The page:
PORT RICHEY — Deputies resuscitated a man they had been chasing Wednesday night after he ended up in a canal and nearly drowned, according to the Pasco County Sheriff's Office.
"It was a relief" when 40-year-old Jeral Bornstein started breathing, said Zachary Barr, a field training officer with the Sheriff's Office, during a news conference Thursday. "I think we all started this job to save lives."
The Sheriff's Office gave this account of what nearly led to Bornstein's death:
Bornstein, of Port Richey, was driving a blue Jeep that had been linked by investigators to a retail theft at a local Walgreens, sheriff's officials said. When deputies saw the Jeep about 10 p.m. near the intersection of U.S. 19 and State Road 52, they tried to make a traffic stop.
Bornstein, though, had other ideas. He fled the traffic stop and even tried to swerve the Jeep into a deputy's cruiser, authorities said.
Deputies then gave chase south on U.S. 19 at speeds up to 70 mph, said Cpl. Brett Morris, whose cruiser Bornstein almost hit. They finally caught up with Bornstein when he stopped at Westport and Seabreeze drives in Port Richey, west of U.S. 19. Bornstein left the Jeep behind and ran through a treeline, deputies said.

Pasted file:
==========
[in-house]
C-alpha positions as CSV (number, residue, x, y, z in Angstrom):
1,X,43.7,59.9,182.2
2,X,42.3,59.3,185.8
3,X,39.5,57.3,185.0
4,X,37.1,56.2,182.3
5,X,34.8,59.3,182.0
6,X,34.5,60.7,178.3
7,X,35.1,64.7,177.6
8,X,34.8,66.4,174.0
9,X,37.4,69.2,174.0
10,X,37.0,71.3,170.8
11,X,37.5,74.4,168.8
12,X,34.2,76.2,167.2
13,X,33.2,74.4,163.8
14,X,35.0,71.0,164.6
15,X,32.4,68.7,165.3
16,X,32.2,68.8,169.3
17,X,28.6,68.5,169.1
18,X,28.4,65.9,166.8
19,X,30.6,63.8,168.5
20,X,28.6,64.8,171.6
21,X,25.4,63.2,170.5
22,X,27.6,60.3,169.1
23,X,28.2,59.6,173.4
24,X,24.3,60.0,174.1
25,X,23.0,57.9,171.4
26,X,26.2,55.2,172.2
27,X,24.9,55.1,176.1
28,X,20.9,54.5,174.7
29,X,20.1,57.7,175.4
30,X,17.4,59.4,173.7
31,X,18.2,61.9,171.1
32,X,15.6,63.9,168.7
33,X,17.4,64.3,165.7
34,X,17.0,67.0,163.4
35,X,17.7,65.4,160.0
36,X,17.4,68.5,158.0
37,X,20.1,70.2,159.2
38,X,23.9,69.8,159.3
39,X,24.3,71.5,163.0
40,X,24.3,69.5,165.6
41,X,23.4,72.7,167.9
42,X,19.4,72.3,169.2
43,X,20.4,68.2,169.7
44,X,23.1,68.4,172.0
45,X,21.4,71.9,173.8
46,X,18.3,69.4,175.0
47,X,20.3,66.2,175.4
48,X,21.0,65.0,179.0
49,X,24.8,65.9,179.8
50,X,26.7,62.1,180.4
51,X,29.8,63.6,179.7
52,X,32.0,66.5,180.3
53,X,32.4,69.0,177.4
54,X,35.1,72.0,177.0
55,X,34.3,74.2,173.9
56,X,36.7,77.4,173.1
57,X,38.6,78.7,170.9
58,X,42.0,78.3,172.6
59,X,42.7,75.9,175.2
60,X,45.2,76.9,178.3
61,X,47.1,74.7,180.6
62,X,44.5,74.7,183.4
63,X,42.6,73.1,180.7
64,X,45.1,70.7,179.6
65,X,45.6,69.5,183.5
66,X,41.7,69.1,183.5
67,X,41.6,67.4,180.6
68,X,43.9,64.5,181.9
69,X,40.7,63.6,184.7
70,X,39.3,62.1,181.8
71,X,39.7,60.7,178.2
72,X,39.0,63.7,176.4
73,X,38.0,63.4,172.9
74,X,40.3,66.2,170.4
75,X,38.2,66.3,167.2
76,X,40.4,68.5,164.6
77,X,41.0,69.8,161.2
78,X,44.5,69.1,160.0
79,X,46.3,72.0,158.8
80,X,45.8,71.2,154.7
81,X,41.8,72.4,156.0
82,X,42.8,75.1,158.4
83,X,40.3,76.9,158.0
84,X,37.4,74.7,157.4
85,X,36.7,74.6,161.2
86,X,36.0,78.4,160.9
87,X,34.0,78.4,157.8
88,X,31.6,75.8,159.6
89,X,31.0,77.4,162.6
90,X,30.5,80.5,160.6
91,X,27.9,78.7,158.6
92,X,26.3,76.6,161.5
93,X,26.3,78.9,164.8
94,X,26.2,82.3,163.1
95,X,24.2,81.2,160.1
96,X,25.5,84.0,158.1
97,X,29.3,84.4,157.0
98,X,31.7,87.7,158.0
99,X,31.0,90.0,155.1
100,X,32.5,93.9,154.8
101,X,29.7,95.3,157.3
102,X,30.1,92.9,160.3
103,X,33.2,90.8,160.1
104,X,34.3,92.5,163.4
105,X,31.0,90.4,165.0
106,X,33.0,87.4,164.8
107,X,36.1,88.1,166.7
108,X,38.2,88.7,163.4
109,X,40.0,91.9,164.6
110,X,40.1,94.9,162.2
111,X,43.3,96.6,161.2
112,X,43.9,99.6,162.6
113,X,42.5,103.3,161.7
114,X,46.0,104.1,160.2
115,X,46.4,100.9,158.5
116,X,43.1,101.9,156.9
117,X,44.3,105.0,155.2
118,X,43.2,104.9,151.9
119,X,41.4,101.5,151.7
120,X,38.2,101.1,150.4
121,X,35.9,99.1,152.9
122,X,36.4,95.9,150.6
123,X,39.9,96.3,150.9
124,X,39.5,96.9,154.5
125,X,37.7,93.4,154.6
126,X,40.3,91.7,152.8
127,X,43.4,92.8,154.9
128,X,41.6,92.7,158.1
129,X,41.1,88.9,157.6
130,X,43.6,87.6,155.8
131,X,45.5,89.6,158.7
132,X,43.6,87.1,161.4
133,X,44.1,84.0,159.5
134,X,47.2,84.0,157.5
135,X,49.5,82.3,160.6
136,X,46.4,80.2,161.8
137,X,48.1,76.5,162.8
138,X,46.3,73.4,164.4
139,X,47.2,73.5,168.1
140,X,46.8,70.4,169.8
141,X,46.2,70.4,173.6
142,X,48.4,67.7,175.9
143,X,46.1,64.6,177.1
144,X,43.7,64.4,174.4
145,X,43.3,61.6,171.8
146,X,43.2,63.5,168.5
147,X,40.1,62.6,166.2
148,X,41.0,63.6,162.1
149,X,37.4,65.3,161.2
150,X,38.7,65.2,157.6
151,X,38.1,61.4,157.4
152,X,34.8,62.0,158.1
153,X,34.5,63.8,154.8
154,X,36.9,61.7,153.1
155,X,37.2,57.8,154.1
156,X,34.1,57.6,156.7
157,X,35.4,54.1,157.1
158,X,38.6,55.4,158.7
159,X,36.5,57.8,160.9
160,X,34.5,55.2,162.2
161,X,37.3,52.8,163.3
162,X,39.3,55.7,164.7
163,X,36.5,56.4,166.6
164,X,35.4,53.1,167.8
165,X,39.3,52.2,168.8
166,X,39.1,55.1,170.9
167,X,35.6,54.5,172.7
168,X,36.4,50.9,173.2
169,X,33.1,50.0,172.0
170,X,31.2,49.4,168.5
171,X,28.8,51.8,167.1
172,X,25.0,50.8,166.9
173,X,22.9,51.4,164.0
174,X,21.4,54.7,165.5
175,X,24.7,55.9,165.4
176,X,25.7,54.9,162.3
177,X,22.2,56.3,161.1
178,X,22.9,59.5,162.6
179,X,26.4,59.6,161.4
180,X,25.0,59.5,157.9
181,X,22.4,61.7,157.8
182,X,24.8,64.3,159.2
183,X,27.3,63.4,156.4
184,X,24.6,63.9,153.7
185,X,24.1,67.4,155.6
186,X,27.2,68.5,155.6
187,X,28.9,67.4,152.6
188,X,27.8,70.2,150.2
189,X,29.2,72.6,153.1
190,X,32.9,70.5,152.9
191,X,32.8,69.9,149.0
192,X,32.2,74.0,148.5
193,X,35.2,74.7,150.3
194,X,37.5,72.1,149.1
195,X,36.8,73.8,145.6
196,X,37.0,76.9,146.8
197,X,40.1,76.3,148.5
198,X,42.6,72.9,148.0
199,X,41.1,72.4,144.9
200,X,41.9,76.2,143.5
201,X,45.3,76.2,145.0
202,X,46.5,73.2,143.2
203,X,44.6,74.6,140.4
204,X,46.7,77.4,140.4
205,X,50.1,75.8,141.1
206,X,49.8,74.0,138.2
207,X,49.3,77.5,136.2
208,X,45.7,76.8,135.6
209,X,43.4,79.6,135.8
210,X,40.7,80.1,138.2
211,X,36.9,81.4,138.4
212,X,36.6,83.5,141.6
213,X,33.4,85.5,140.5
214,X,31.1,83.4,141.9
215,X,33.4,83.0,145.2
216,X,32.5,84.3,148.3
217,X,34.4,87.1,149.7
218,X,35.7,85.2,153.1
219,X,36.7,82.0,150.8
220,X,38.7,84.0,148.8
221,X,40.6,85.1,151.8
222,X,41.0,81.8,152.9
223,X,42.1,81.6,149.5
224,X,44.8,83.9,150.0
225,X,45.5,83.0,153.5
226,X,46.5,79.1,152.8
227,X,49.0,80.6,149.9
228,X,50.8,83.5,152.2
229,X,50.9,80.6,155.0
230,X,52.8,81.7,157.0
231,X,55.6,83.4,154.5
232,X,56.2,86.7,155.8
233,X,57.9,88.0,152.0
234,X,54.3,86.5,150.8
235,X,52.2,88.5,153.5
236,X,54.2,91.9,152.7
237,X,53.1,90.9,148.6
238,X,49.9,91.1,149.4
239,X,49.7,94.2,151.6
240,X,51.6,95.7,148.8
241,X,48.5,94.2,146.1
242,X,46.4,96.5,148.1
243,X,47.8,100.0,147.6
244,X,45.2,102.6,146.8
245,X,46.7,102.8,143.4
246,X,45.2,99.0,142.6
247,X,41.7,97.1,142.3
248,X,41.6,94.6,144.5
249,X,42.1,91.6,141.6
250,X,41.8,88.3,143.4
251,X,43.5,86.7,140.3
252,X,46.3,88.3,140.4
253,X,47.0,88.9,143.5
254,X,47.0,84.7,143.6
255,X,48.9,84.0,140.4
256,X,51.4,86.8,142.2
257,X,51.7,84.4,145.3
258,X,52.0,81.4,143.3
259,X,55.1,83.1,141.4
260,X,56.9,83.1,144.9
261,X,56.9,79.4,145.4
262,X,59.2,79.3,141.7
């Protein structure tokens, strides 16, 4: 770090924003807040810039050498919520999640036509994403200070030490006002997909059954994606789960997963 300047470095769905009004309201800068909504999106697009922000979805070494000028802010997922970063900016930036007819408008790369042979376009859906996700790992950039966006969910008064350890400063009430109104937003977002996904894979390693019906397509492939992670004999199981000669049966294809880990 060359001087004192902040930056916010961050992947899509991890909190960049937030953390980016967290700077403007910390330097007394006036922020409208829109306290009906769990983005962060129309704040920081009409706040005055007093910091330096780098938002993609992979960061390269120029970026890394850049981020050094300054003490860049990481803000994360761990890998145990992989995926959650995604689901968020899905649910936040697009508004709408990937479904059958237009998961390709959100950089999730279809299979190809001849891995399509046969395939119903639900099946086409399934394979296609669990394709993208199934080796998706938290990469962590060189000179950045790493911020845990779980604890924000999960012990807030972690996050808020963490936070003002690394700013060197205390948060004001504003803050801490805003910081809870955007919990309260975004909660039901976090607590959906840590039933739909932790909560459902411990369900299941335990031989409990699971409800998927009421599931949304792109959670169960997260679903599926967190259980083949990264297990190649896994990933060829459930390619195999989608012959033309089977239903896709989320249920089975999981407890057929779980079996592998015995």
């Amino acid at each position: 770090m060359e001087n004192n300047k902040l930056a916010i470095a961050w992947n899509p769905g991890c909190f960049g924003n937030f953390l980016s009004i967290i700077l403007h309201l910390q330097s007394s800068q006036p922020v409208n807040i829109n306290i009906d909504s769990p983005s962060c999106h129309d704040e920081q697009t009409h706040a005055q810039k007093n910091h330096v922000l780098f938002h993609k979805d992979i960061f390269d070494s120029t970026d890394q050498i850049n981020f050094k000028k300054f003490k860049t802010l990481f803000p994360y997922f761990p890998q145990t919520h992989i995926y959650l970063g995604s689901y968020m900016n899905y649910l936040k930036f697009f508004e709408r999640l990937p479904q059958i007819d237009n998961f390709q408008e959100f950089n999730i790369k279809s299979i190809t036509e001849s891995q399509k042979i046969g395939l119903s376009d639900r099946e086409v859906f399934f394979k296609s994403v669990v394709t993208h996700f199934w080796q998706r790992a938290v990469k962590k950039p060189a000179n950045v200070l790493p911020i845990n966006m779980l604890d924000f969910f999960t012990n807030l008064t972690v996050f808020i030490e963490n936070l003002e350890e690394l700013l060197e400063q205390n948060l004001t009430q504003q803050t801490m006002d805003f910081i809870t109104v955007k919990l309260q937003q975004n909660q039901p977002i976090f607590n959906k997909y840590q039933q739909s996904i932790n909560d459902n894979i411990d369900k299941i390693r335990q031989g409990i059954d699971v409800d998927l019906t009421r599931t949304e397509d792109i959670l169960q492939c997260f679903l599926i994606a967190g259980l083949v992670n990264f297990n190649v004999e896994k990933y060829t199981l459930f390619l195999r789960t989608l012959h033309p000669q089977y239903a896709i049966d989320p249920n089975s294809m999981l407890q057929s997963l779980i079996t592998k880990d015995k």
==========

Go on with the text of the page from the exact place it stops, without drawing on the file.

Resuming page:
A canal was on the other side, deputies said, and it was unclear whether Bornstein jumped or fell in. He swam about 50 feet and then had trouble keeping his head above water, footage from body cameras worn by deputies shows. Two deputies went in after Bornstein and pulled him out.
Bornstein was unresponsive when deputies got him on land, the Sheriff's Office said, and had no discernible pulse. Deputies administered CPR until he choked up water. They attached defibrillator pads to his torso, though Bornstein started breathing before the machine delivered a shock. Pasco County Fire Rescue crews arrived soon after and took him to a hospital.
After he regained consciousness, Bornstein told deputies he fled because he was driving without a license. He also thanked deputies at the hospital and apologized.
"He was very grateful when we were at the hospital," said Deputy John Riyad, one of the deputies who jumped into the canal after Bornstein. "He acknowledged that had we not done what we did, he wouldn't have lived."
Riyad also explained that jumping into the canal to rescue Bornstein was potentially dangerous.
"We don't know what his intentions are," the deputy said. "We don't know if he's got a weapon."
Bornstein has a criminal past, records show. He has been arrested 10 other times in Pasco County since 2006, mostly on petty theft and other minor charges, according to jail records.
He was expected to be released from the hospital Thursday and will face charges of aggravated assault on a law enforcement officer for swerving toward the cruiser, driving without a license, fleeing to elude law enforcement and resisting arrest. He also will be cited for speeding.
Deputies said that even though the Jeep was connected with the Walgreens theft, Bornstein was not a suspect.
Contact Josh Solomon at (813) 909-4613 or firstname.lastname@example.org. Follow @josh_solomon15.